INDEPENDENT NEWS

Council Approves Financial And Rates Framework

Published: Fri 15 Nov 2002 11:07 AM
MEDIA RELEASE
15 November 2002
Council Approves Financial And Rates Framework
Auckland City Council has approved its financial parameters for 2003/2004 and will limit the total rate increase (excluding growth) to a figure within the rate of inflation - currently estimated to be 2%.
The council will also look at the possibility of using its uniform annual general charge rating system to help reduce the widely varying effects of the 2002 revaluation on some ratepayers.
The council has also endorsed the setting up of a capital fund and paying off all its debt if it decides to sell its airport shares.
The chairperson of the council’s Finance and Corporate Business Committee, Councillor Douglas Armstrong, says at the annual plan direction setting meeting yesterday the council agreed to make its 2003/2004 financial commitments mindful that:
- it will enjoy a net gain of $89 million over the next nine years, or $9.8 million per annum, if the airport share sale process goes ahead and the money is invested in perpetuity in a new Capital Fund.
The airport shares would only be sold if the council receives a good price.
The council has endorsed in principle the proposal to increase the Uniform Annual Charge (UAC) for waste management services from $47 to $95, as foreshadowed in last year’s rates policy, to obtain the 2 per cent or $6.23 million estimated to be necessary to preserve the council’s real income level. The council also decided not to pursue the idea of a “bed tax” in 2003/2004.
The council agreed it is necessary to reduce the impact of both the 2002 revaluation and the direct rating by the Auckland Regional Council on residential ratepayers, by deferring for one year the fifth step of its commitment to decrease the rates loadings for the business community. Significant varying impacts on a per property basis are expected to occur as a result of the revaluation.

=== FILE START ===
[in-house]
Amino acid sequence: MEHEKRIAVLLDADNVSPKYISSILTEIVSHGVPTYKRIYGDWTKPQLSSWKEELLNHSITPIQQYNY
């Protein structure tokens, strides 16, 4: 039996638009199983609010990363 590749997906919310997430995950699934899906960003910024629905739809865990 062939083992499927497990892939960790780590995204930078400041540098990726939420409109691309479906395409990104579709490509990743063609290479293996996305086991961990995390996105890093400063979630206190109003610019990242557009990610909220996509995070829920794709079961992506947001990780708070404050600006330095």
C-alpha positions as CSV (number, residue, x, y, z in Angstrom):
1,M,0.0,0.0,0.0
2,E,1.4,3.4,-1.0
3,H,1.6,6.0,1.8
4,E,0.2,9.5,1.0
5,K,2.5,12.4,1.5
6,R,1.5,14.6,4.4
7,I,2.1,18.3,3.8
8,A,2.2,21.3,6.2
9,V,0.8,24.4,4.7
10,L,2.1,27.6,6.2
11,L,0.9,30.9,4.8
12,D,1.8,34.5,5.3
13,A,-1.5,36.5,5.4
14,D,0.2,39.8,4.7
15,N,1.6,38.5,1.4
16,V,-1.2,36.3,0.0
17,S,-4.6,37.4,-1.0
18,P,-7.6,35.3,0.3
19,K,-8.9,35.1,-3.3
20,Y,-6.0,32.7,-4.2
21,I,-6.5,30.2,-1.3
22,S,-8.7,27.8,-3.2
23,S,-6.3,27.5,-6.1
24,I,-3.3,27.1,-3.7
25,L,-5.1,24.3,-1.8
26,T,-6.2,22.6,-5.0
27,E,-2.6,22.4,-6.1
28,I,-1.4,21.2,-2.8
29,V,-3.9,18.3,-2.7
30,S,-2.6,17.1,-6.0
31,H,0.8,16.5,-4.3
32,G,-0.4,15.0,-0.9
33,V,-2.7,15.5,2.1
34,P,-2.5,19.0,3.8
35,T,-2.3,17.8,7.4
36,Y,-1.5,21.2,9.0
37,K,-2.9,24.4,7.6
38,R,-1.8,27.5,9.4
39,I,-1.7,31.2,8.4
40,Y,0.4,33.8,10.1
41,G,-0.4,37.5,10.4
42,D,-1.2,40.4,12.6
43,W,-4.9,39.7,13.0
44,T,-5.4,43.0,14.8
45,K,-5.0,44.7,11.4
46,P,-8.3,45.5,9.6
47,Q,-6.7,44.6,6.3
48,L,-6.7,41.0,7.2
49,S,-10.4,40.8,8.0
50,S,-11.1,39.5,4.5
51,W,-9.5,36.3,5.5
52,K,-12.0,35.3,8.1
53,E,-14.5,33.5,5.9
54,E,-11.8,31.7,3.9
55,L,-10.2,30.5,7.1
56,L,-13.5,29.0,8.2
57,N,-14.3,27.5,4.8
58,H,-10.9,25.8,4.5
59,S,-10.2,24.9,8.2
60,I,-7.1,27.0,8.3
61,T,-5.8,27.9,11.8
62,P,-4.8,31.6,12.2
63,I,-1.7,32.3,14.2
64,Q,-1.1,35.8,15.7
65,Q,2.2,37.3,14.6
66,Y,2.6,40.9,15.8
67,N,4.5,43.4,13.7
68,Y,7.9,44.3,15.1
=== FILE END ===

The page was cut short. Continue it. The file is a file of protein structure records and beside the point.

Councillor Armstrong says council officers have also been asked to undertake work on how the uniform annual general rating charge (UAGC) system can be used to further help reduce the widely varying effects of the revaluation on some ratepayers.
This includes officers reporting on replacing part of the revenue collected from general rates with the introduction of a $50, $100 or $150 UAGCs and adjusting the current rates loadings to ensure the charge does not shift any additional rates from business to residential ratepayers.
“Yesterday’s meeting was the first stage of the Council’s draft annual plan process. We will carefully consider the interests and views of our ratepayers before the policies are finalised in March 2003,” Councillor Armstrong says.
ENDS

Next in New Zealand politics

Budget 2022: A Secure Future In Difficult Times
By: New Zealand Government
Climate Investments Provide Path To Economic Security
By: New Zealand Government
Updated My Vaccine Pass For Those Who Want It
By: New Zealand Government
Following Decision To Ban Manifesto The Buffalo Mass Shooting Livestream Is Now Banned
By: Classification Office
New Zealand Poised To Welcome International Students Back
By: New Zealand Government
Commissioner, Inland Revenue Appointed
By: Public Service Commission
Labour Taking New Zealand Backwards
By: New Zealand National Party
Nosediving Forecasts Show You Can’t Trust Grant’s Figures
By: ACT New Zealand
Brain Drain Budget Taxes Kiwis Hardest, ACT Gives Relief
By: ACT New Zealand
Inequality Not Solved By Separate Māori Spend
By: ACT New Zealand
PHARMAC Funding Review Needed
By: ACT New Zealand
The Brain Drain Budget
By: ACT New Zealand
Cost Of Living Package Eases Impact On Households – 2.1 Million Kiwis To Get New Targeted Payment
By: New Zealand Government
Investing In Better Health Services
By: New Zealand Government
A Secure Future For New Zealanders’ Health
By: New Zealand Government
View as: DESKTOP | MOBILE © Scoop Media